Even more so than music, fashion is perhaps the most fertile battleground for these debates. We've seen designers from Valentino to Watanabe criticised for tokenisation. The familiar response from designer is to explain they were simply drawing inspiration, then comes the critical response: their collections fail to meaningfully engage with this cultures which inspired them.
Here lies the problem with taking influence from a culture that isn't your own: how do we balance the harms of cultural appropriation against harmless intentions?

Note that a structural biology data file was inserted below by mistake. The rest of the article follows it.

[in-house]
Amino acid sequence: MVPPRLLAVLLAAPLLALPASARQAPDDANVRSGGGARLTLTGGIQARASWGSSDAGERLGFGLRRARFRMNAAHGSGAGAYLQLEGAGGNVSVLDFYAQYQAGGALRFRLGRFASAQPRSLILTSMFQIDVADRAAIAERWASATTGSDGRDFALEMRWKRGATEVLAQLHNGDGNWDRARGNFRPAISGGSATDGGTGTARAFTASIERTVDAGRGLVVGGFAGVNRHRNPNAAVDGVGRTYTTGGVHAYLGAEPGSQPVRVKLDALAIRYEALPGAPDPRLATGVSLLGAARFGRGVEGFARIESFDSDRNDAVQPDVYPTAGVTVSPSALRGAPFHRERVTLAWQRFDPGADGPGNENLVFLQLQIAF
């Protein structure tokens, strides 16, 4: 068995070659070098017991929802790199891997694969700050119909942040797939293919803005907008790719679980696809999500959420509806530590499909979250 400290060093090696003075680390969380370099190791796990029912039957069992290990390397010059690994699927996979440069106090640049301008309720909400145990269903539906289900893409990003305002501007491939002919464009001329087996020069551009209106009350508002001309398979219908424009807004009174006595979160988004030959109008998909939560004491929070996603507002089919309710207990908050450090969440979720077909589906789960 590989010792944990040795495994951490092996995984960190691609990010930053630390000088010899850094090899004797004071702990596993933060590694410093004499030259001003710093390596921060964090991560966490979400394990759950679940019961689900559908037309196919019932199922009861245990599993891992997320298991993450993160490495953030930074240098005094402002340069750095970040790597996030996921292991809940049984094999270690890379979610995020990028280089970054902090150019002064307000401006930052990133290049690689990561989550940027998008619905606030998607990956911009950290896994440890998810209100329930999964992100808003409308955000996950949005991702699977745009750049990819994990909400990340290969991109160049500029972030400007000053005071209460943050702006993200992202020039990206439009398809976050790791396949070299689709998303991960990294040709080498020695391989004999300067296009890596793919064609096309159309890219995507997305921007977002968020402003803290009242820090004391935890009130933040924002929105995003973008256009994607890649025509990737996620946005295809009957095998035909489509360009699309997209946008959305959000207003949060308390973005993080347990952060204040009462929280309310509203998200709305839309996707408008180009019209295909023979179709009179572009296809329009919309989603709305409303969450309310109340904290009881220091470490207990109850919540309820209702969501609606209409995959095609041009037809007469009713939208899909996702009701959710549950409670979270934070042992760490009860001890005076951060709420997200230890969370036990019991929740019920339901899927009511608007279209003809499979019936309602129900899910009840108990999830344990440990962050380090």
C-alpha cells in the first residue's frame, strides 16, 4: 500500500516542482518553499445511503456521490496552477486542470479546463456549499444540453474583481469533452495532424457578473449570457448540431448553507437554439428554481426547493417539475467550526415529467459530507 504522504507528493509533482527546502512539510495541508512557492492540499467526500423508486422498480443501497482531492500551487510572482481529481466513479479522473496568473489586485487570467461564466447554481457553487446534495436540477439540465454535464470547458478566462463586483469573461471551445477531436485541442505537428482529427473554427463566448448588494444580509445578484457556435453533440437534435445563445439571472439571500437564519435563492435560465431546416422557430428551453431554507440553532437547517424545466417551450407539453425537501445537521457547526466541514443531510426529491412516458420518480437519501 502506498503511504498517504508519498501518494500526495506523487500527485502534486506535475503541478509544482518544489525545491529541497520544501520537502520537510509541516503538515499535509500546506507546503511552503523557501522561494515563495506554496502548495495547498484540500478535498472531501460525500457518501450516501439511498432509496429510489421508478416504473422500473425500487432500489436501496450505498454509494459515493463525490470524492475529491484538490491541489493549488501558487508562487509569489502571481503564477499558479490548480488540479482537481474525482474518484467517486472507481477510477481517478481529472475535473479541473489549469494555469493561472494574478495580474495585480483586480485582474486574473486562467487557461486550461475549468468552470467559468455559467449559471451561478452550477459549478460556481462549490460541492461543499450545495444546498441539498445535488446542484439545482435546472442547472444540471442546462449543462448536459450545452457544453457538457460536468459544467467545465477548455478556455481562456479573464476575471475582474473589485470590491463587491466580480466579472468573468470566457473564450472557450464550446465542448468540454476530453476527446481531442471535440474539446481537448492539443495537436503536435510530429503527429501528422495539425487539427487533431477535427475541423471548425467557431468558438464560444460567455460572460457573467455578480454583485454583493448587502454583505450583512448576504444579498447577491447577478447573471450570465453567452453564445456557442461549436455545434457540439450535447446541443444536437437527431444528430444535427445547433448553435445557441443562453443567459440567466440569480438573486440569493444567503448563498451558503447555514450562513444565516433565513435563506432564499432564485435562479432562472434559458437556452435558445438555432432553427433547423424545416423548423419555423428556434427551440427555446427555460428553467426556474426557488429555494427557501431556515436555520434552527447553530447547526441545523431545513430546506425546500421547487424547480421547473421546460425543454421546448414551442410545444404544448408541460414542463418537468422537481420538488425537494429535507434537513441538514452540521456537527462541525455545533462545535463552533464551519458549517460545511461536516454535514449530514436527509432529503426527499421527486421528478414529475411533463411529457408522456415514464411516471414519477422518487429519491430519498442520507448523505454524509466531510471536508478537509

One could argue that Beyoncé donning a sari and waving her hands in front of her face for about 60 seconds didn't cause any actual harm. Some commentators even theorise that being African American Beyoncé can't be guilty of cultural appropriation because of the specific politics of anti-black racism, and colonialism. But Beyoncé's failing, at heart, was neglecting to do more than window-shop a Indian culture.
Katy Perry's performance at the 2013 American Music Awards is a case study on how not to engage with a culture that's not your own.
Watching that video as a young Indian woman, Beyoncé's own background and experiences with race didn't stop me feeling angry and uncomfortable seeing her in a sari. In fact, seeing any non-Indian woman wearing traditional Indian clothes, and benefiting from the use of our cultural garb, juxtaposes uncomfortably with the experience I've had.